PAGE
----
TAKIA MAYS, INDIVIDUALLY, AND AS PERSONAL REPRESENTATIVE OF THE ESTATE AND HEIRS-AT-LAW AND/OR WRONGFUL DEATH BENEFICIARIES OF ROSALYN PACKER, DECEASED APPELLANT
SHOEMAKER PROPERTY MANAGEMENT, LLC AND CAROLINE DEVELOPMENT, LLC APPELLEES
OF JUDGMENT: 11/03/2016
FORREST COUNTY CIRCUIT COURT HON. ROBERT B. HELFRICH TRIAL
ATTORNEY FOR APPELLANT: CARLOS EUGENE MOORE
ATTORNEYS FOR APPELLEES: PATRICK H. ZACHARY JACK W. LAND
IRVING, P.J., FAIR AND WESTBROOKS, JJ.
Takia Mays, the daughter and beneficiary of Rosalyn Packer,
sued Shoemaker Property Management LLC and Caroline
Development LLC after Packer died in a fire at an apartment
managed by Shoemaker and owned by Caroline. Shoemaker and
Caroline successfully moved for summary judgment because Mays
had not designated an expert witness to support her
negligence theory or her claim for breach of the implied
warranty of habitability. Mays appeals. Finding no error, we
In 2012, Alfreda Miles was residing in an apartment at 200
Tuscan Avenue in Hattiesburg, Mississippi. Miles's
sister, Packer, had been having difficulties with Mays, so
Miles allowed Packer to stay with her through the holidays.
On November 15, 2012, a fire broke out in the apartment.
Packer was the only one there at the time and unfortunately
she died as a result.
Both the City of Hattiesburg and the State of Mississippi
investigated the fire and reported that "[p]otential
heat/ignition sources identified within the area of origin
included the stove and or some type of human
involvement." Moreover, they both reported that the
"electrical outlets and . . . devices were eliminated as
possible ignition sources." Ultimately, both ruled it an
accidental fire and closed the file.
In January 2012, Miles had reported that her stove would not
turn off. On January 20, 2012, Shoemaker replaced it.
According to the record, there were no new work reports filed
regarding the new stove. In her deposition, Miles testified
that she told George Moore, an electrician, that she had been
having issues with her lights and smoke detector because a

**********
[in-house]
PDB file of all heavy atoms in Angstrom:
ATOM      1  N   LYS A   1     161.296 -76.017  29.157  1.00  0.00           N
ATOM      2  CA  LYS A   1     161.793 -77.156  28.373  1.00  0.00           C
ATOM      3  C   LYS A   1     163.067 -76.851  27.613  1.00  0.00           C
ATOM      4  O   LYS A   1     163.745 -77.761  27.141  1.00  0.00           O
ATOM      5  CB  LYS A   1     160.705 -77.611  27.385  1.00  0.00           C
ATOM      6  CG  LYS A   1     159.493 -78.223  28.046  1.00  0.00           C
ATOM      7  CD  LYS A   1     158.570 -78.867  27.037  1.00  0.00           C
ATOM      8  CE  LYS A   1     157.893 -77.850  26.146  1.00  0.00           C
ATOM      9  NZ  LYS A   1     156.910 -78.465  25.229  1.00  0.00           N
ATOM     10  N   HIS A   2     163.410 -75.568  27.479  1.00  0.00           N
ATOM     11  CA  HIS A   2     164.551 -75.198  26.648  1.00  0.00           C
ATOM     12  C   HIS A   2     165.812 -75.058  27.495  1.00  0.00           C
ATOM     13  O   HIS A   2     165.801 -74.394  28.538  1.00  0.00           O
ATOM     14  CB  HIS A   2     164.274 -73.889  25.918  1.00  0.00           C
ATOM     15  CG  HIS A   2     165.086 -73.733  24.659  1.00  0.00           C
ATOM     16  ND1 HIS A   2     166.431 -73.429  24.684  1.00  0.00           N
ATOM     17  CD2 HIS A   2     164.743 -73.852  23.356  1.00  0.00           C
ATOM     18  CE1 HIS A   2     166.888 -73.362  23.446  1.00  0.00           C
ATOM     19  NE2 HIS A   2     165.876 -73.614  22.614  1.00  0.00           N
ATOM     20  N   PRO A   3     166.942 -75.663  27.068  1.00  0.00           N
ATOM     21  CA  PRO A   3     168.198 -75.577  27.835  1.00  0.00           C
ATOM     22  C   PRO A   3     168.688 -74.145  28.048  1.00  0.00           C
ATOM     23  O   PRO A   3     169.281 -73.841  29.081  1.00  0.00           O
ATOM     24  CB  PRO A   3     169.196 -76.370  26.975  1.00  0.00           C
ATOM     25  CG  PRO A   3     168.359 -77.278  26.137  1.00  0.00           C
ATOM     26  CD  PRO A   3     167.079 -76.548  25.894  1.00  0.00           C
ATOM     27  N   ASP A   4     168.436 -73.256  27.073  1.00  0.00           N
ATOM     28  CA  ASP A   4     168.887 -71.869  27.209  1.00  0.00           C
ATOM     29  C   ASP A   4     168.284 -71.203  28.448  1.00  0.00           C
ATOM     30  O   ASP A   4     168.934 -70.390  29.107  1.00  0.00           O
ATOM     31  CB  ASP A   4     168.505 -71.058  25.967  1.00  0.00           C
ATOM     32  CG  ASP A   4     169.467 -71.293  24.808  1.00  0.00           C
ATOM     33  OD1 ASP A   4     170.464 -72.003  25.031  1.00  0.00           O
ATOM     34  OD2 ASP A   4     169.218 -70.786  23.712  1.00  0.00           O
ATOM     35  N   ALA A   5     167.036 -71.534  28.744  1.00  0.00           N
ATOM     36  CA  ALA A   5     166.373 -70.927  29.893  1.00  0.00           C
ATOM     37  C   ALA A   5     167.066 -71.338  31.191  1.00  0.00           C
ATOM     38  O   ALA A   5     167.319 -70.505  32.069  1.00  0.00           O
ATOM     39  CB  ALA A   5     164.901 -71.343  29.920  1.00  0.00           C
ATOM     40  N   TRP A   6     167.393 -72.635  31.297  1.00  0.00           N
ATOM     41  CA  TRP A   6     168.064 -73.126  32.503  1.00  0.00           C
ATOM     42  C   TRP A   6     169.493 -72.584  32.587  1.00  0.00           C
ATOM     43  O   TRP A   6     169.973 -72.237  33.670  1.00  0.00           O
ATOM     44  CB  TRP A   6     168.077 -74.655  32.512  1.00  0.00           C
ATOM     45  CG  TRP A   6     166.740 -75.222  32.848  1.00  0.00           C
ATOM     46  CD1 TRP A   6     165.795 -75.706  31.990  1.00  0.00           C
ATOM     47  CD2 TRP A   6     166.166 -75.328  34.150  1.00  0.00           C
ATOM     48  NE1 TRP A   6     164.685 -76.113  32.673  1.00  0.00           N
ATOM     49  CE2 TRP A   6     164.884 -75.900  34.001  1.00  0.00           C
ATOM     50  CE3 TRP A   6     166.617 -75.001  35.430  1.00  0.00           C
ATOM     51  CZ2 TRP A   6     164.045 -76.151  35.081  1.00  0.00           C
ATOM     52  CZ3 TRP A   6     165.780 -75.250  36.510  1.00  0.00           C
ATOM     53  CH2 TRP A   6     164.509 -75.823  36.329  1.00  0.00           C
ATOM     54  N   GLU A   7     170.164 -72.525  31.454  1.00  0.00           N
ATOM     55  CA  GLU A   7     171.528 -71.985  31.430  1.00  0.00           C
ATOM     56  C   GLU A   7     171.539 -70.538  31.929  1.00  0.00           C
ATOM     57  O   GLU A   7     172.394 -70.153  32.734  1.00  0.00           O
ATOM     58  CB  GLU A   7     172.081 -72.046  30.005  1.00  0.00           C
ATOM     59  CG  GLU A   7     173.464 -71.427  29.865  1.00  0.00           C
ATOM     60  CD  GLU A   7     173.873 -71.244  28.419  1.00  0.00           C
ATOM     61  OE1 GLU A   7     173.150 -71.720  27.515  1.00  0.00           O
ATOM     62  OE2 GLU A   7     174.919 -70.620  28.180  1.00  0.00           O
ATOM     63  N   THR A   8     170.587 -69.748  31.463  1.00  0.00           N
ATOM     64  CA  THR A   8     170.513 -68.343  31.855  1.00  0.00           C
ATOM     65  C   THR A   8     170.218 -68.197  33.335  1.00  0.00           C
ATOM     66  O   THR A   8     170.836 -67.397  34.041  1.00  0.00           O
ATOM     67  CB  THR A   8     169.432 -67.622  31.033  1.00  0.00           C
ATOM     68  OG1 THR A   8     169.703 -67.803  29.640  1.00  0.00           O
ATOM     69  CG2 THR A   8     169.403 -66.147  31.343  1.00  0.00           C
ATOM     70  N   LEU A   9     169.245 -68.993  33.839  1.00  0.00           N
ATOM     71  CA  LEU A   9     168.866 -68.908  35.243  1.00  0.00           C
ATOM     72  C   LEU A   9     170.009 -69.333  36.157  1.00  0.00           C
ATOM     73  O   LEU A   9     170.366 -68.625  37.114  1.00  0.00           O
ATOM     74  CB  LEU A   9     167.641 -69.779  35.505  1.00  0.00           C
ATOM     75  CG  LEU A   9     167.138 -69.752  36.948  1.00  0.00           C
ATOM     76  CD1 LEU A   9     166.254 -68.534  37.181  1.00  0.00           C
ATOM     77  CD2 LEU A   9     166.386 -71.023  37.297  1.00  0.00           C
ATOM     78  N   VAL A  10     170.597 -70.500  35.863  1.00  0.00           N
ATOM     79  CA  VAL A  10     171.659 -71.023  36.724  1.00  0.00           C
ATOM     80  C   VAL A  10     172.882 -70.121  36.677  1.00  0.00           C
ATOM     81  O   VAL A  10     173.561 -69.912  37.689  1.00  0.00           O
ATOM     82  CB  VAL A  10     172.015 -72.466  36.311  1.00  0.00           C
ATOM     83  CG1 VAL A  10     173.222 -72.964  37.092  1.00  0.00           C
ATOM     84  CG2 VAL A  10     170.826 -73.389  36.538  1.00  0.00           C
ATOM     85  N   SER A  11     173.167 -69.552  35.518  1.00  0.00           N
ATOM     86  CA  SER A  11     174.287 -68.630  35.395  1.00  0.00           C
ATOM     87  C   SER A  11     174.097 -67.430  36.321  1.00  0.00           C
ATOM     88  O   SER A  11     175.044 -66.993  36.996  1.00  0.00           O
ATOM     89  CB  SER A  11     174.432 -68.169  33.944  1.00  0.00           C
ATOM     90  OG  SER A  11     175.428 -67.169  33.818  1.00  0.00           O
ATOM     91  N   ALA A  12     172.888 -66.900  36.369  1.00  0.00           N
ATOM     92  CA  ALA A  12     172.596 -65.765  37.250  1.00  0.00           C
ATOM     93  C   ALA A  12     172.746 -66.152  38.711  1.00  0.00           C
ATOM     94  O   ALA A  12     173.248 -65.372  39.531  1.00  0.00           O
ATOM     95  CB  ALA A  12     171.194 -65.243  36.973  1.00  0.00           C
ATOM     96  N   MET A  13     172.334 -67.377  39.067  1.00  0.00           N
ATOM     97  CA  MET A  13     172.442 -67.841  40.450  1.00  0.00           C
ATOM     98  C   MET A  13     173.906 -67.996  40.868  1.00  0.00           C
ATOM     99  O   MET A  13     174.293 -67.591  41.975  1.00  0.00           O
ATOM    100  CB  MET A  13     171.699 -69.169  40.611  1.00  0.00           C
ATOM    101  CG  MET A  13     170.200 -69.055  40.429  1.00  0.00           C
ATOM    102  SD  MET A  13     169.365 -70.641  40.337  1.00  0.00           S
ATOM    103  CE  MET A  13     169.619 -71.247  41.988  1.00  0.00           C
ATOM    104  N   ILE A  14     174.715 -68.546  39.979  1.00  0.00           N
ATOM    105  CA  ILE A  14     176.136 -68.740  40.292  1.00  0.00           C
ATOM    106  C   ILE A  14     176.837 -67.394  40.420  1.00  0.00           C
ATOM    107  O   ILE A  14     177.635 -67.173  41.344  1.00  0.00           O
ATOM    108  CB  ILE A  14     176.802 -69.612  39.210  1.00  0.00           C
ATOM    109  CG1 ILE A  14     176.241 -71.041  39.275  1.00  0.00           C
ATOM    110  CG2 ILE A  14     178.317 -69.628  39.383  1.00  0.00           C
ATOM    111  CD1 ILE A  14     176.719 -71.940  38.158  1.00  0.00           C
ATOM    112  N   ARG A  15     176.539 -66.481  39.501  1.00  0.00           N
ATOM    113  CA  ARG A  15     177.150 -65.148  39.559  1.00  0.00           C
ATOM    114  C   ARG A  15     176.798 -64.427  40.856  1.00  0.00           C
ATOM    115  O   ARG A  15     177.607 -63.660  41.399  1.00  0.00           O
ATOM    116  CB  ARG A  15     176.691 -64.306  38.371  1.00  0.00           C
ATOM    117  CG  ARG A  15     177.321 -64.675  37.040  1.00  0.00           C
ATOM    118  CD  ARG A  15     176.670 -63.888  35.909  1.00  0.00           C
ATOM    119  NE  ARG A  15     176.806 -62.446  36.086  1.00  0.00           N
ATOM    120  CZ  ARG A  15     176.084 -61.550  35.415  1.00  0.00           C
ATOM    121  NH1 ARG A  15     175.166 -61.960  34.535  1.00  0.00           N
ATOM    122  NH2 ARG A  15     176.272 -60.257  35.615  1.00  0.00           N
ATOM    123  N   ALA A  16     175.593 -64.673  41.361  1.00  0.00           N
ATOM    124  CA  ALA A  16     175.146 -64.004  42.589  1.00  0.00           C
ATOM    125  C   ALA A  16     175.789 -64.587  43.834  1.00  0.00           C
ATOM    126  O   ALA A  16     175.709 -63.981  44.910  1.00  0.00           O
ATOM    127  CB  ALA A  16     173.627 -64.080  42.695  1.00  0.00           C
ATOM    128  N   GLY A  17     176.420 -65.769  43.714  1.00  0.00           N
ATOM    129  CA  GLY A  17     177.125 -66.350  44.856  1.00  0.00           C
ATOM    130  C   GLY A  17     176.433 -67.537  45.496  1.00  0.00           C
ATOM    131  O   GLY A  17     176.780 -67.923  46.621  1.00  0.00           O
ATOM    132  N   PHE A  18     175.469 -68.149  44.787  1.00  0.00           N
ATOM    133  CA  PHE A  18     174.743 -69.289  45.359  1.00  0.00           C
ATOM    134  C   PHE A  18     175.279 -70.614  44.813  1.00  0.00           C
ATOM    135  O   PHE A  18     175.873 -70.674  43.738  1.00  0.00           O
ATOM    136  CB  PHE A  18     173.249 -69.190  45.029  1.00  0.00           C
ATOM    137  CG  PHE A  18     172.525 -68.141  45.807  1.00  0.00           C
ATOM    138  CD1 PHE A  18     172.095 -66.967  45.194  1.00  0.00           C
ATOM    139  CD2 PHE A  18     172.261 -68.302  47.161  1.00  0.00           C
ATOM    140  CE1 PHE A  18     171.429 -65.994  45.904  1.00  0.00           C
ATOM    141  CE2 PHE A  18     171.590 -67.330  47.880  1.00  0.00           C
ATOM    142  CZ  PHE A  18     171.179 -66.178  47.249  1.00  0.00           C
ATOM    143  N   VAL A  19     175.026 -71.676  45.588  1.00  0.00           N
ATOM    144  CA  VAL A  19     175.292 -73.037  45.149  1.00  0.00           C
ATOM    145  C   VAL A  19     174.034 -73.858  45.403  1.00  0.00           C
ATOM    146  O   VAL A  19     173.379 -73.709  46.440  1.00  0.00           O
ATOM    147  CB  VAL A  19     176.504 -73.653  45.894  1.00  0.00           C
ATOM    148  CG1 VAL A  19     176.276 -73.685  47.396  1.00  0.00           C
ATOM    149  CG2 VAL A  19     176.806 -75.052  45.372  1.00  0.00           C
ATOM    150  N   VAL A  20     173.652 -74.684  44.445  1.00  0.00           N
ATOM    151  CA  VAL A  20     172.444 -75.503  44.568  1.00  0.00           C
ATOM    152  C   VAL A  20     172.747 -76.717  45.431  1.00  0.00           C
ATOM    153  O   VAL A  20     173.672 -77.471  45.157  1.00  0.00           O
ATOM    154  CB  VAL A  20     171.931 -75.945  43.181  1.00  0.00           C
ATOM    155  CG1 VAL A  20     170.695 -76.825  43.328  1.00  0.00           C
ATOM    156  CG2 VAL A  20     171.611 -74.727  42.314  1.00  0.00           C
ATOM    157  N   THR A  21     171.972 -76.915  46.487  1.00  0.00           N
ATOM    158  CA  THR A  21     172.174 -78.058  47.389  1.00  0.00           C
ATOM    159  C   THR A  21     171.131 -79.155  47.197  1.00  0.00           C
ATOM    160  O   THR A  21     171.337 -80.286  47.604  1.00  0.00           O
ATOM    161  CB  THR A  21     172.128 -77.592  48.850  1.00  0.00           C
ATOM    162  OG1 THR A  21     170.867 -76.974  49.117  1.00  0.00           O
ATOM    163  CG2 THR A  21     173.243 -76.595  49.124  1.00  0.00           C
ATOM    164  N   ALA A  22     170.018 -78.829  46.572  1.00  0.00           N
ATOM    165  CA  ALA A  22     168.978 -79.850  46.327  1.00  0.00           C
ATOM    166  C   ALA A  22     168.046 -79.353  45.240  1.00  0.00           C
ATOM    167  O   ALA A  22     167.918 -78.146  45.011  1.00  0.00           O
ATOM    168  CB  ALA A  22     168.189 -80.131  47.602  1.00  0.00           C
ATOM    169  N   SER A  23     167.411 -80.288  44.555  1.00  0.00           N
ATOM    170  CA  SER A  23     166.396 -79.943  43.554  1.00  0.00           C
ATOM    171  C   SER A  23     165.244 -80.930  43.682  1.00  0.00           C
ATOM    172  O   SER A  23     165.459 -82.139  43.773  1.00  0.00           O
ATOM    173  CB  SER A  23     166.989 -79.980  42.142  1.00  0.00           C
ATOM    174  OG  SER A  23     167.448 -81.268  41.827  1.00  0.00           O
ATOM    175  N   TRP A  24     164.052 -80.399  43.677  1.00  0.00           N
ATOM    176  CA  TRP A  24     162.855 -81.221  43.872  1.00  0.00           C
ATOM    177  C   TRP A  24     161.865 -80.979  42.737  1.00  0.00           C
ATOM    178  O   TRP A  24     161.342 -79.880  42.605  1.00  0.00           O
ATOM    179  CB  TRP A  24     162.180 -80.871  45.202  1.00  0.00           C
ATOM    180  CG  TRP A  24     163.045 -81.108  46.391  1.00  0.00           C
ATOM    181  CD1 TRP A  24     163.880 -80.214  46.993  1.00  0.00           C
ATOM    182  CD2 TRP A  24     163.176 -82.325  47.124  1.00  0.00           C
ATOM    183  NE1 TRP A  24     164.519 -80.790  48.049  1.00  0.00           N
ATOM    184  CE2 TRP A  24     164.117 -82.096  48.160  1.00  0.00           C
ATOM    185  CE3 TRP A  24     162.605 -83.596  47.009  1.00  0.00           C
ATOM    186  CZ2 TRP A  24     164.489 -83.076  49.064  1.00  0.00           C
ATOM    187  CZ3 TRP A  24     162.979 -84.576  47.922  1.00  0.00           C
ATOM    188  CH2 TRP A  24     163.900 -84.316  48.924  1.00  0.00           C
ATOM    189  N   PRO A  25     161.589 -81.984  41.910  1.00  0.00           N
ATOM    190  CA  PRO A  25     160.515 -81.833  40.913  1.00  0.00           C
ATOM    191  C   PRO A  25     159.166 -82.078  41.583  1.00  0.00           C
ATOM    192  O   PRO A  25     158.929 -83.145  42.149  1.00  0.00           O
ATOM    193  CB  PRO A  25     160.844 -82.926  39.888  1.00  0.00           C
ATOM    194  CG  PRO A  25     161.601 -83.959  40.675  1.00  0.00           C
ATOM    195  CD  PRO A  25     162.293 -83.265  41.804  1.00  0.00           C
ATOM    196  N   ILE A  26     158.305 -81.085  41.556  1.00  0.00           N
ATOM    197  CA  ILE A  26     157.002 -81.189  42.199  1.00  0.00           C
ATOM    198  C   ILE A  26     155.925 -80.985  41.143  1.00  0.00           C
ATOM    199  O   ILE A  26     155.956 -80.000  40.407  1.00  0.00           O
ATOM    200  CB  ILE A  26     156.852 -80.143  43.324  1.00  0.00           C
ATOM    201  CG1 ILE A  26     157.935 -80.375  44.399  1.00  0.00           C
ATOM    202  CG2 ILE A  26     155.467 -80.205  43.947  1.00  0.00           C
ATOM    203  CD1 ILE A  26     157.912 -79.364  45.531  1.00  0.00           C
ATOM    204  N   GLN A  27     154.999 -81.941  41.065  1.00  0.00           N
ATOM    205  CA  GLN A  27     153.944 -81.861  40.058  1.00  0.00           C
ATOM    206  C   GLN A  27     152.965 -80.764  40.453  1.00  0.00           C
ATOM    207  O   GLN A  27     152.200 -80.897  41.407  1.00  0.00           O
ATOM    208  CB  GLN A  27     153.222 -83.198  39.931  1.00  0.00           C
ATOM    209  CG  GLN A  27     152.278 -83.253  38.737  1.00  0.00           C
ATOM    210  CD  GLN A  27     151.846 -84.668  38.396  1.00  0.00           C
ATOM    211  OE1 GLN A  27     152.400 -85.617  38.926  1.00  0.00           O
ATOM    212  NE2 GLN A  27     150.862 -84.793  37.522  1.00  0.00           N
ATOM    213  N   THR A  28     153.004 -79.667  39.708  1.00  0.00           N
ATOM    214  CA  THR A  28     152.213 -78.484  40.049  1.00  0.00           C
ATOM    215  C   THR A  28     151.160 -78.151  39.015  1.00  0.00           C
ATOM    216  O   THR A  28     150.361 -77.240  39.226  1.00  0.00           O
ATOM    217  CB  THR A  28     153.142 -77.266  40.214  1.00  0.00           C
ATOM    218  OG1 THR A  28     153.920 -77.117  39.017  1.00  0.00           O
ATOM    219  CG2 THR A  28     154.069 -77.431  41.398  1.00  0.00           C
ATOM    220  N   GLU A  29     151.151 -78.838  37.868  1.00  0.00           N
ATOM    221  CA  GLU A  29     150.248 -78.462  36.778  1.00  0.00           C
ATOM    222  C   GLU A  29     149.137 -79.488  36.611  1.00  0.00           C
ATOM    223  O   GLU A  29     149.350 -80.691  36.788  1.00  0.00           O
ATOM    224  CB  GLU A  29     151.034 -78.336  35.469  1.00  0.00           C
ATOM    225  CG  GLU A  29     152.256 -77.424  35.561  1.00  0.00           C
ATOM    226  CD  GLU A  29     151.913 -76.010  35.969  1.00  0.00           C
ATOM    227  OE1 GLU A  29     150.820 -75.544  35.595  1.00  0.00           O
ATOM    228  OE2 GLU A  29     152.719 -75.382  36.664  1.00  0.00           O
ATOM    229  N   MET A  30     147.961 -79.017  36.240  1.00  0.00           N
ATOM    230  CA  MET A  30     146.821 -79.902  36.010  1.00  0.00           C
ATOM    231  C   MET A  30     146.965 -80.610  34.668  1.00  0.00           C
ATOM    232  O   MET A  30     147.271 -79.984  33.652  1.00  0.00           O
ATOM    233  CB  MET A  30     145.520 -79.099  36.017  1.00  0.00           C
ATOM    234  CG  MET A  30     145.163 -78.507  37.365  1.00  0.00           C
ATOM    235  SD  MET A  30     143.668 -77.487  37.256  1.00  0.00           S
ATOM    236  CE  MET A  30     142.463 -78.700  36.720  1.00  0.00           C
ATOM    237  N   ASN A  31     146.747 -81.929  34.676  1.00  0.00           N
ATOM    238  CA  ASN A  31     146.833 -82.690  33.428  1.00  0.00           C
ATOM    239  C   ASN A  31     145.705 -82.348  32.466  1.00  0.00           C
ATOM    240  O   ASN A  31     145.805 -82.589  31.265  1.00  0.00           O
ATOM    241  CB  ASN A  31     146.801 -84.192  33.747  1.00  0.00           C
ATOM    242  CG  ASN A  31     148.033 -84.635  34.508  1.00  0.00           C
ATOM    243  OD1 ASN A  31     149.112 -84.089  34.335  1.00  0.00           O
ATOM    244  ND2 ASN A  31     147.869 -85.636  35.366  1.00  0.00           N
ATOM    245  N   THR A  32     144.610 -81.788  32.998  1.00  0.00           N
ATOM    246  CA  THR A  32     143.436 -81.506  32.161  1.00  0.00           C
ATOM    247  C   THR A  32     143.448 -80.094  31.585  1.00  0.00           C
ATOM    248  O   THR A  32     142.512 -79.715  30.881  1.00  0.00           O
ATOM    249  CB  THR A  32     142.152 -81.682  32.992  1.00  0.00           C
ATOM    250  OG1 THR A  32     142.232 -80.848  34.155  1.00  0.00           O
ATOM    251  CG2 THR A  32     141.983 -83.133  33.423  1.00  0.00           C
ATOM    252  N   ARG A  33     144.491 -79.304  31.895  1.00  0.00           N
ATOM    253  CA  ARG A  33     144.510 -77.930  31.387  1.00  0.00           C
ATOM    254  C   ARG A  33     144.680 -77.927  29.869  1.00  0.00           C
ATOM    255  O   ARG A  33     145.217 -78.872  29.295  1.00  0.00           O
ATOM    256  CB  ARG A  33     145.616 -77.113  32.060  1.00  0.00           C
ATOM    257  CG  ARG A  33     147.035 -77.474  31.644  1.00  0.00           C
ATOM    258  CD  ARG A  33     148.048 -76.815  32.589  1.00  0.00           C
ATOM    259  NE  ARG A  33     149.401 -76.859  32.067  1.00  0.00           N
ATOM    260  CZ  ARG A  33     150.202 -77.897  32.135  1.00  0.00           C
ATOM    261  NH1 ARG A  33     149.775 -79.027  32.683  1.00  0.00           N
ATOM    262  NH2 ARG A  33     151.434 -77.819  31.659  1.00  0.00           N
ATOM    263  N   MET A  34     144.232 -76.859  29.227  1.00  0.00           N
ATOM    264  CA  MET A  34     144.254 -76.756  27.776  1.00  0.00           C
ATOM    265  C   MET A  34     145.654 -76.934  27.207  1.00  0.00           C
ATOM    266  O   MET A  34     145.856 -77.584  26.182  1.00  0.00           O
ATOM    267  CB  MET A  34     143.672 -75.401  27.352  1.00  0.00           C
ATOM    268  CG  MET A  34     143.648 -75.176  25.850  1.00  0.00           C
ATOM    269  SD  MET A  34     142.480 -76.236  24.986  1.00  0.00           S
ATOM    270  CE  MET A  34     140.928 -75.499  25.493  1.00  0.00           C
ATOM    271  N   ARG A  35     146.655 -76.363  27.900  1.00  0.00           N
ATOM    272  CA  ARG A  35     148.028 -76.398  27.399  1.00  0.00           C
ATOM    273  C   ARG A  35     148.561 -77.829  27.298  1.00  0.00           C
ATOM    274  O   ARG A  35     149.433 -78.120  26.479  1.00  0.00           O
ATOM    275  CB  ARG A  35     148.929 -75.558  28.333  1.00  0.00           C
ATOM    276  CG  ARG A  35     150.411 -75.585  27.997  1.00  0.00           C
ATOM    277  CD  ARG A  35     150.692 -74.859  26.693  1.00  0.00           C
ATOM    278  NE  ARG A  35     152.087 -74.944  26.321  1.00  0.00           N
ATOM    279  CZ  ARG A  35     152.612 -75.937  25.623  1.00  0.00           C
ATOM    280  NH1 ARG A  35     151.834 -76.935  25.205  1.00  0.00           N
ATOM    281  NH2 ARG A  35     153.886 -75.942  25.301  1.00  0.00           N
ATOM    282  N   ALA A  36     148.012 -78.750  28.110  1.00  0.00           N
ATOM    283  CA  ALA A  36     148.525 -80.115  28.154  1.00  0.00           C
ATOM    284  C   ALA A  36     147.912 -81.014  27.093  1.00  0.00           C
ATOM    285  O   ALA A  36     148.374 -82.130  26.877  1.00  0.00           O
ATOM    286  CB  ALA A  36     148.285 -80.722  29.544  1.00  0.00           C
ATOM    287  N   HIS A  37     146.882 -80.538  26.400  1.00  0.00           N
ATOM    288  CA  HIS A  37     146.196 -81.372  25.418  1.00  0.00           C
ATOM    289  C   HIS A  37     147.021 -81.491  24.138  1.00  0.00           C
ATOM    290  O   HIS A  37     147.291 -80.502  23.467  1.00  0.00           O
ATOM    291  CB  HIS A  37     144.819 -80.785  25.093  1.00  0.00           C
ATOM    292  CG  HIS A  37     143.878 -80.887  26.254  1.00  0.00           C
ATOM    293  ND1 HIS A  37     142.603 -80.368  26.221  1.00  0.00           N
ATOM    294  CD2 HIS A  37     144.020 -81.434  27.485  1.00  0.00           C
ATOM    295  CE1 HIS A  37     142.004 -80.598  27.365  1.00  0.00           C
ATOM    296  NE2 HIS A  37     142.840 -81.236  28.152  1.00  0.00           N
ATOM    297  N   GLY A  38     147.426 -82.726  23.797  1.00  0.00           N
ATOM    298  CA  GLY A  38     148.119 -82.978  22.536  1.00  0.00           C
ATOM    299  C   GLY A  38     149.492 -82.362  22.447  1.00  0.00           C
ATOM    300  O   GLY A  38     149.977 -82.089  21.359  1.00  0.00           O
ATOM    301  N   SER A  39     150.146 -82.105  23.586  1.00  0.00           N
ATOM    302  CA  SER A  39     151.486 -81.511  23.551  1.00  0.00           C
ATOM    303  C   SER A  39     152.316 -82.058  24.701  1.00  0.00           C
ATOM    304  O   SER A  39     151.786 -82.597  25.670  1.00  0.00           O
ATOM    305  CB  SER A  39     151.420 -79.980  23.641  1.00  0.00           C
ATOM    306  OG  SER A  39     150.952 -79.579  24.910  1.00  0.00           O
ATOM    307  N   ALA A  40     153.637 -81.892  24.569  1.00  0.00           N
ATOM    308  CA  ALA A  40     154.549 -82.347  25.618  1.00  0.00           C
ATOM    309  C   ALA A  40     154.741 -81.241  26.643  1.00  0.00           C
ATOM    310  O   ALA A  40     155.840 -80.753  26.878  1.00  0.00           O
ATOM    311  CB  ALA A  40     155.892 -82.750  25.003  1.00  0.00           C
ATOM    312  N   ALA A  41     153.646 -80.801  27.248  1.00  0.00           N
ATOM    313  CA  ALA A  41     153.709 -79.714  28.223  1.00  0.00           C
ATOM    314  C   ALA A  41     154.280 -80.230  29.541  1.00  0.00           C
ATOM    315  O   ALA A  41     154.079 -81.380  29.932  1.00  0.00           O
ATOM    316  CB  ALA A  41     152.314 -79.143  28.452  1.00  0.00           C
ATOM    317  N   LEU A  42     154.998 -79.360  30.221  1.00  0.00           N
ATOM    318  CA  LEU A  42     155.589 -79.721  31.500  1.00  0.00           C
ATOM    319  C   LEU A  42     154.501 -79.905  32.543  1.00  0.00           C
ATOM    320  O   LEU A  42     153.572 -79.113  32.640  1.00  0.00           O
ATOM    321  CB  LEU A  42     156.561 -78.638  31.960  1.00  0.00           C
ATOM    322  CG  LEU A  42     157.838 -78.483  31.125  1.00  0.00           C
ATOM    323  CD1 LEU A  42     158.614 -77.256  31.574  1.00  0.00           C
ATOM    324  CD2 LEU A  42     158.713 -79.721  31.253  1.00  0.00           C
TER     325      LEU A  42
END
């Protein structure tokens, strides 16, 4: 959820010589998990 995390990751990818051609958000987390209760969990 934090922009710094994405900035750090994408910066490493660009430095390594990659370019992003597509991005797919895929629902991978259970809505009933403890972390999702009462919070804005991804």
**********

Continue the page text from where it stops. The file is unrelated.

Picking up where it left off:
circuit breaker was not working properly. In May 2012, Moore
checked and replaced the breaker that serviced Miles's
air conditioning unit. In his deposition, Moore testified
that the breaker was old and needed to be replaced. But Moore
did not pull out all of the breakers from the box to inspect
the electrical system as a whole, because he had only been
called to repair the air conditioner. In October 2012,
Miles's heat, tub, and kitchen sink were repaired. No
other work orders were placed nor repairs completed between
October 2012 and the fire in November 2012.
Mays sued individually, as the personal representative of
Packer's estate, and on behalf of Packer's
wrongful-death beneficiaries. Mays raised claims of premises
liability and breach of the implied warranty of habitability.
In March 2014, Mays filed a complaint and an amended
complaint. In September 2014, Mays filed a second amended
In January 2015, the original scheduling order set deadlines
for discovery to be completed by July 31, 2015. Mays had to
designate her experts by May 29, 2015. Shoemaker and Caroline
had until June 29, 2015, to designate their experts. In July
2015, the scheduling order was amended to extend discovery to
August 31, 2015.
On October 5, 2015, the circuit court granted Shoemaker and
Caroline's motion for partial summary judgment regarding
Mays's premises liability claim, leaving implied warranty
of habitability as Mays's only remaining claim. On
October 13, 2015, the circuit court excluded J. Albert
McEachern Jr. as an expert witness for Mays. McEachern was
set to testify as to the causation of the fire. On April 12,
2016, the circuit court granted Shoemaker and Caroline's
motion to exclude James Butts's expert testimony, but
denied their motion to exclude James Vickers as an expert.
Butts was also set to testify as to the causation of ...